On March 31st, California native, Ermias Asghedom (widely known as Nipsey Hustle) was killed outside his clothing store by a known associate for reasons we may never really know. I wasn’t very familiar with Nipsey but I noticed a flood of posts hit social media about him, his music and who he was as a man in general and at first I didn’t really think much of it other than it was a sad and unfortunate situation and my heart hurt for his long time girlfriend, actress, Lauren London with whom he shared a 2 year old son with. You see, I know what’s it like to lose the man you love because I lost my love back in 2009. Unfortunately we weren’t together at the time of his passing but that didn’t stop me from feeling the punch to the gut when I got the call.
Then the funeral came and the text that she sent him earlier this year hit my social media feed because it was printed in the obituary and I felt her deeper hurt for her. I always felt that their love was authentic just off the pictures that I would see from time to time. You could see it wasn’t just some Hollywood romance for the cameras. You could literally see the love they had for each other in the photos, whether it was the GQ photo shoot or just ordinary camera phone photos on their Instagram pages. As I streamed the funeral at my desk I became an instant fan of this man who I barely knew anything about. This man was so much more than a rapper. He was a light in his community and the hood that he grew up in. He made some bad choices in his life and join a gang but as he grew and learned he made a change in his life and began to be the change the world needs. People say “be the change” all the time but how often do those same people actually going out and making a change in their surroundings or at least trying? I saw people complain about speaking so highly about him and being so saddened about his death and I was shocked. Why do we as a culture insist on finding something negative to say no matter the situation? This man was doing good in his community and doing the majority of it without people really knowing it which speaks to his character. Far too often we feel the need to make public all our good deeds instead of just being good and doing good.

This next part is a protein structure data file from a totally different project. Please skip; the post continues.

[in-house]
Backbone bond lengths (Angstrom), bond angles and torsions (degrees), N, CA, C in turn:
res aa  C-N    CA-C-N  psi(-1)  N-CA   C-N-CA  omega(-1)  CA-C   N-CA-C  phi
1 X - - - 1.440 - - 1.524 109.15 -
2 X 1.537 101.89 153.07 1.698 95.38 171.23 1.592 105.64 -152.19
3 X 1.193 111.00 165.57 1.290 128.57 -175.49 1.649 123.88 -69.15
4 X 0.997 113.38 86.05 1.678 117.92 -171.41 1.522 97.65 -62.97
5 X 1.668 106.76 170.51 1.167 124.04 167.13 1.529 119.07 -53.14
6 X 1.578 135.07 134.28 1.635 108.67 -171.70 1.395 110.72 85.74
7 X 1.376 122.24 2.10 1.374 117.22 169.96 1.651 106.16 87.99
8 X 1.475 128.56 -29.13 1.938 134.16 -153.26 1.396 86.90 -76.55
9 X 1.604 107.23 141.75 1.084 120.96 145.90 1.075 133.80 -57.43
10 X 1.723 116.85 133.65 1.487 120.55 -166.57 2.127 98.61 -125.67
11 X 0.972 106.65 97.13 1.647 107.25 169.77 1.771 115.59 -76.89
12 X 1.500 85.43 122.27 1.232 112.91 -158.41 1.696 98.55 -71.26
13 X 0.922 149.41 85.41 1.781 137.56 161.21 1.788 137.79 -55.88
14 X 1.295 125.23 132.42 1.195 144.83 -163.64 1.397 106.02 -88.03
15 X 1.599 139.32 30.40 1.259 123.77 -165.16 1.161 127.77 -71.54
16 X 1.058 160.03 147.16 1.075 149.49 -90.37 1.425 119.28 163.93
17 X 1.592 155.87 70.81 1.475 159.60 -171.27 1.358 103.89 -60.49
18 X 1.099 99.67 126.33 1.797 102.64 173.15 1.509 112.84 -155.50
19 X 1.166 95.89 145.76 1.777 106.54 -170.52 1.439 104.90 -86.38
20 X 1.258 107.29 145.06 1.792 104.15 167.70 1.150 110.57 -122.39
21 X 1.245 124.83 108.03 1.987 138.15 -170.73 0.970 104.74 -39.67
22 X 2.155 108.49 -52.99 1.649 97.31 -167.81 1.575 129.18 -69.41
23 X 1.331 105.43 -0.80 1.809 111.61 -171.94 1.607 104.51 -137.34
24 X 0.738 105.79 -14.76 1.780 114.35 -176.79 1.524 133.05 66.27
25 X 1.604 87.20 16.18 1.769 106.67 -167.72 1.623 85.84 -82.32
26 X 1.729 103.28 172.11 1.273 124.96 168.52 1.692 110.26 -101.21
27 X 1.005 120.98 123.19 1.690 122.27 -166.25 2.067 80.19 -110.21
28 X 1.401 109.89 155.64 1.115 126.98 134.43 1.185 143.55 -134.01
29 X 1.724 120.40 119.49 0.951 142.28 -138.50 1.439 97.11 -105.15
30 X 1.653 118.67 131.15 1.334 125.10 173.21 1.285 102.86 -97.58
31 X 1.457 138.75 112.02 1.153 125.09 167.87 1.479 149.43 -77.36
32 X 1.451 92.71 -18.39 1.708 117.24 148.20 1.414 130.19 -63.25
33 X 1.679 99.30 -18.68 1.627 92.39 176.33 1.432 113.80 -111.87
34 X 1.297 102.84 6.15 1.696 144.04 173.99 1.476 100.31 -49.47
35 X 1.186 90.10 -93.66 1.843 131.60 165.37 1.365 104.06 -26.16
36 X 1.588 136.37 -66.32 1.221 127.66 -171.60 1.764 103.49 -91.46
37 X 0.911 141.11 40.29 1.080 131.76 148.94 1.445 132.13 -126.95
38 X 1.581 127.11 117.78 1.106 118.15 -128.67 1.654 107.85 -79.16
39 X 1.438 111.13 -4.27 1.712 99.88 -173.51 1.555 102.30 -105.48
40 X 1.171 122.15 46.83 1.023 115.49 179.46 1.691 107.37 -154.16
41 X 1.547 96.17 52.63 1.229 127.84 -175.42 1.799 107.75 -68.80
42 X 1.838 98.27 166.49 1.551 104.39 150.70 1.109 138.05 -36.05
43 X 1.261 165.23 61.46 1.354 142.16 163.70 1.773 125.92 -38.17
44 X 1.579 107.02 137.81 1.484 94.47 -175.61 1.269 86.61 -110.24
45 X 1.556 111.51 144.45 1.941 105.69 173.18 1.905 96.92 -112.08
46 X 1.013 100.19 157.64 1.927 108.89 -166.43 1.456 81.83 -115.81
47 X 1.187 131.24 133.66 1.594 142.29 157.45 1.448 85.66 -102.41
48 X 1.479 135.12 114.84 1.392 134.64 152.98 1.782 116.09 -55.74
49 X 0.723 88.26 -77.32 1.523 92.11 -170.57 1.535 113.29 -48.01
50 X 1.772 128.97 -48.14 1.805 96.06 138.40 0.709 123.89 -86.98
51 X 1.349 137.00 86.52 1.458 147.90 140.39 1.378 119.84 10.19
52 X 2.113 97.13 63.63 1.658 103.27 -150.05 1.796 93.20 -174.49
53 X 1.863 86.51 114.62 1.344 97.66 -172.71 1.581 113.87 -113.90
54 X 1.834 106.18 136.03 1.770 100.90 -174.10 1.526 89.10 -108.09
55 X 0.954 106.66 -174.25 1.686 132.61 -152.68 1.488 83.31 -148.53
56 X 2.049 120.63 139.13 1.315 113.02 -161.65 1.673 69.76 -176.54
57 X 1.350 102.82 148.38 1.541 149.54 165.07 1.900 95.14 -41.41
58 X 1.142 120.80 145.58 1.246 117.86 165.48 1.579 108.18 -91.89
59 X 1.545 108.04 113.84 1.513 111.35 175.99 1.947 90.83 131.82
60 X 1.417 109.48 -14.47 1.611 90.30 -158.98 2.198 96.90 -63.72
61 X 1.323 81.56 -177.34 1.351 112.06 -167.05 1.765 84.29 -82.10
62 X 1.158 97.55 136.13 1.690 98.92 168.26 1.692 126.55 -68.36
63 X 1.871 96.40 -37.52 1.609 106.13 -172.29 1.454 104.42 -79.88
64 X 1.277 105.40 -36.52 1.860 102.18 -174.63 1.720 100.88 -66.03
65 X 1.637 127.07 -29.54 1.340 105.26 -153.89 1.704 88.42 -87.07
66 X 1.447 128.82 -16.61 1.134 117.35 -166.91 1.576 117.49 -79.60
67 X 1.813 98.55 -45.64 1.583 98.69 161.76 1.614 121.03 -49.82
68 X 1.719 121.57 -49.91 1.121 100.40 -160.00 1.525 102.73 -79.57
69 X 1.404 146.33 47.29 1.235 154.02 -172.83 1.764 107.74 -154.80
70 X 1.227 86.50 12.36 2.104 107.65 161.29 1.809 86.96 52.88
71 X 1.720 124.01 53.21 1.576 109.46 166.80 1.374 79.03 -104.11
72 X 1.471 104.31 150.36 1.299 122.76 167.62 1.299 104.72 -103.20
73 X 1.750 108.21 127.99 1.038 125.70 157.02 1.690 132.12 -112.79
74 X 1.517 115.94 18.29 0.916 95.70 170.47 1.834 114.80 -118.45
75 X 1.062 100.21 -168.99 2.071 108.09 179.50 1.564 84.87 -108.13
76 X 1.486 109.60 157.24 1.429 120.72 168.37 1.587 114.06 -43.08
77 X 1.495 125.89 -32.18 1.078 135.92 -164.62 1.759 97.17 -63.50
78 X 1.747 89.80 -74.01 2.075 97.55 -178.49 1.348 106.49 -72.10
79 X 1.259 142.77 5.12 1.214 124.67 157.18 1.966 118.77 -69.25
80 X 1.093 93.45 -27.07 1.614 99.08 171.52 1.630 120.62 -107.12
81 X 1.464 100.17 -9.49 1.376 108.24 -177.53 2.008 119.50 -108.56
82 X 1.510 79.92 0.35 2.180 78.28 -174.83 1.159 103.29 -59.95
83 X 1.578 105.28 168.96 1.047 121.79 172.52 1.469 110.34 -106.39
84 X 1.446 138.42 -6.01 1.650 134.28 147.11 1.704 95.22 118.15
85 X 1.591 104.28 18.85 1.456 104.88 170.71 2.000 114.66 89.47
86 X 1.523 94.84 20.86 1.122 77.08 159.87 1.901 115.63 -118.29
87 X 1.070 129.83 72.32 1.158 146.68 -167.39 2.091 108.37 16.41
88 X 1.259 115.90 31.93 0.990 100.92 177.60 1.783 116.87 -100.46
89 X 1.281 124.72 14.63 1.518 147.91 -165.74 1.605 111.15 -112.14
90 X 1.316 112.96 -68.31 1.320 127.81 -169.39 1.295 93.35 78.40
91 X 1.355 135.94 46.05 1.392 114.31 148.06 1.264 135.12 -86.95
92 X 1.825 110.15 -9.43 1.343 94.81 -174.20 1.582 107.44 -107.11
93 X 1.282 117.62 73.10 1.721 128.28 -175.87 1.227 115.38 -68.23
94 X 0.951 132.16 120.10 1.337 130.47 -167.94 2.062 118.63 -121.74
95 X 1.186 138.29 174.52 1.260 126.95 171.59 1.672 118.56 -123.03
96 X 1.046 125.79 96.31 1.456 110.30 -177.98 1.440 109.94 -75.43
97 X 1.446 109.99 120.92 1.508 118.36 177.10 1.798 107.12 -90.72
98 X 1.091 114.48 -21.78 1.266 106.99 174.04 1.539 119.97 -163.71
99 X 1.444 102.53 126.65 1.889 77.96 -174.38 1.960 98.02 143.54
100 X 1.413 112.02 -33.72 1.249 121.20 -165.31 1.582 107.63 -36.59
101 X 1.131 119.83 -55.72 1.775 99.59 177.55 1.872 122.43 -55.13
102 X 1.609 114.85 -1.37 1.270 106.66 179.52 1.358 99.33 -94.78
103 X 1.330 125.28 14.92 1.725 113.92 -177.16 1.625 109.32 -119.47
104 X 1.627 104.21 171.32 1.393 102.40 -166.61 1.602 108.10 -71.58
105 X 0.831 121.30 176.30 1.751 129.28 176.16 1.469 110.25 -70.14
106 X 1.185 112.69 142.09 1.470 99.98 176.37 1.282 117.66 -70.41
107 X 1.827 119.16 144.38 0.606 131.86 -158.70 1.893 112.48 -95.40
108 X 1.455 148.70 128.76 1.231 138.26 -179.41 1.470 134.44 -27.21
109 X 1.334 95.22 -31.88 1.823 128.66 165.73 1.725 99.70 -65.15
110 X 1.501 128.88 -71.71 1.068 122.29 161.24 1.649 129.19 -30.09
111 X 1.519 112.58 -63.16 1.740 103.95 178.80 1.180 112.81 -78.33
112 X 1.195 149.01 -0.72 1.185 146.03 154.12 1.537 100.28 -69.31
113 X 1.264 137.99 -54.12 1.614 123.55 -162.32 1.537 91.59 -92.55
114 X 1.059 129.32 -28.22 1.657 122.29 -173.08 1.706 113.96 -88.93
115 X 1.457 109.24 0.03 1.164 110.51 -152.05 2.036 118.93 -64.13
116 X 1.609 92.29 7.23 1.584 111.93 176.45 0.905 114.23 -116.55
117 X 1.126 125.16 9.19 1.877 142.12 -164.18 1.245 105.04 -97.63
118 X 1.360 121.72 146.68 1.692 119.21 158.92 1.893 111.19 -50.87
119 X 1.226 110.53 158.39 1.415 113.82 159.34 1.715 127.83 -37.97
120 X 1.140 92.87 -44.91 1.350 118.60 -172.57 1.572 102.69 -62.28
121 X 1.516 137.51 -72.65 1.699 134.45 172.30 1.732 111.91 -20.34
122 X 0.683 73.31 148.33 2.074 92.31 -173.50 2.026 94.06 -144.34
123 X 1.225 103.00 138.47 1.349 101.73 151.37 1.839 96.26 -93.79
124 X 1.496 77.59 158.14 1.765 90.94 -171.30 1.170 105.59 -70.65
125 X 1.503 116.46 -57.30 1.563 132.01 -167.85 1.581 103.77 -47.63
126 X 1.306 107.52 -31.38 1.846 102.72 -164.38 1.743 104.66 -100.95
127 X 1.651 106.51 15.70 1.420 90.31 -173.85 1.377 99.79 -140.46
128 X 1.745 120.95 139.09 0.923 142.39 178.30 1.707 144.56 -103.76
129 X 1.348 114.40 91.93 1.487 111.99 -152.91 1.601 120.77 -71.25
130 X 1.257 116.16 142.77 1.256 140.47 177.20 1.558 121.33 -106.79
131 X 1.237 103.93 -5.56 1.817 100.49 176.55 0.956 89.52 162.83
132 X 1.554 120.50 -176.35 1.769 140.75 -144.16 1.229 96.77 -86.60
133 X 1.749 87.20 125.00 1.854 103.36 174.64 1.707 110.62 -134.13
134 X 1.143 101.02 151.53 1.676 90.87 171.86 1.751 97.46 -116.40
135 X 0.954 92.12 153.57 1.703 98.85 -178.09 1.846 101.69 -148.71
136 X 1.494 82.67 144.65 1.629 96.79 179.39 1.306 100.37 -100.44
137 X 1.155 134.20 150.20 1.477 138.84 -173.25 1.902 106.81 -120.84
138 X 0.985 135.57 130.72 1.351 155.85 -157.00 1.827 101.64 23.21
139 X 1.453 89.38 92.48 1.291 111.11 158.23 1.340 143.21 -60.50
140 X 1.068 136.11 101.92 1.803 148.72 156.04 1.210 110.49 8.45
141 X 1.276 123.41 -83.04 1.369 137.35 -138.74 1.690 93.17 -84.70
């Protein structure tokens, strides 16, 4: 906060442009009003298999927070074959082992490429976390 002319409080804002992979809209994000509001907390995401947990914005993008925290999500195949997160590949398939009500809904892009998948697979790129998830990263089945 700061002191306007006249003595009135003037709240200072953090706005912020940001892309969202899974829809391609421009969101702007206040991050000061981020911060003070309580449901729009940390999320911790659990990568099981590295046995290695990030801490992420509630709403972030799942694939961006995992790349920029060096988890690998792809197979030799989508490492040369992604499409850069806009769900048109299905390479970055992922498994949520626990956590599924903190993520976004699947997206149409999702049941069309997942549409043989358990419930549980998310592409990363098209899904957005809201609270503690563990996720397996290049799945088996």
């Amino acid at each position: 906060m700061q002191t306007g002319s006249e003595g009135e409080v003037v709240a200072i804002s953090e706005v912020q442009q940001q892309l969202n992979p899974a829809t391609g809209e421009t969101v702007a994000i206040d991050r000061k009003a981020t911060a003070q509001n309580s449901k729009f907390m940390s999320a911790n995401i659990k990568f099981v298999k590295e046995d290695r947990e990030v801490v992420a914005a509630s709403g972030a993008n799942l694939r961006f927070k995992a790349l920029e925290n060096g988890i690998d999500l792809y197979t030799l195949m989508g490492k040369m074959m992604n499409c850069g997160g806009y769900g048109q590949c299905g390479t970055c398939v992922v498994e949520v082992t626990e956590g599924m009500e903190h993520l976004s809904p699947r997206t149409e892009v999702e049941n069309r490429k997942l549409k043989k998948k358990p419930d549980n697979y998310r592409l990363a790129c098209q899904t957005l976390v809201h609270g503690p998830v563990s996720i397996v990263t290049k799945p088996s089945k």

Then on last night, I went to the movies with my mom and aunt to see The Best of Enemies and as I was watching the earlier moments of the movie I felt anger rise up inside of me watching scenes involving a KKK meeting. I felt that anger because I thought about how we’re still not far removed from the KKK and it’s mentality and the people who birthed the organization. I watched as they indirectly prayed to further their mission to keep a “pure white” America. As time goes on we see and hear more stories of hate crimes and division in our country, and this made me really think as I continued to watch the movie. At times I felt wide range of emotions: hurt, anger, sadness. I thought about how things were then and how they could and should be so much better now because of the things that took place back then. I realized a large part of why they aren’t better: we have lost our sense of community. As a culture we get online and we make our posts and wear our African print clothing and jewelry and proclaim how proud we are to be filled with melanin yet when things happen in our community, such as, black on black crime we speak on it for a week and move on. Yet the moment a white officer kills a black person we immediately form meetings and protests and get offended when people ask why the same energy isn’t put forth when it happens in our own community by our own hands. Nipsey was different though, he was in the community and he was making an impact. His death shows how he made an impact. I’m not saying that people aren’t making a difference in their communities because I can think of about 5 people instantly right in my own city that are working to make a difference, more importantly, they are consistent. Consistency that’s the key word here. Consistency is where I feel we lose the impact and prevent the completion of our ultimate goal of being equal and respected as a race. We fight against each other, we jump from hot topic to hot topic and we are inconsistent. In the movie they were united and about one cause the entire time although they had several struggles.
It’s been two weeks to the day since Nipsey was tragically taken from this Earth and people are still talking about his impact on the world. In Chicago the bloods and crips are coming together and movements have sparked to encourage ending gun violence in predominately urban communities. It is my prayer that this continues throughout our nation and Nipsey’s death won’t be in vain and that more celebrities will continue to speak out against black on black crime in addition to the injustices that happen against us outside of our communities.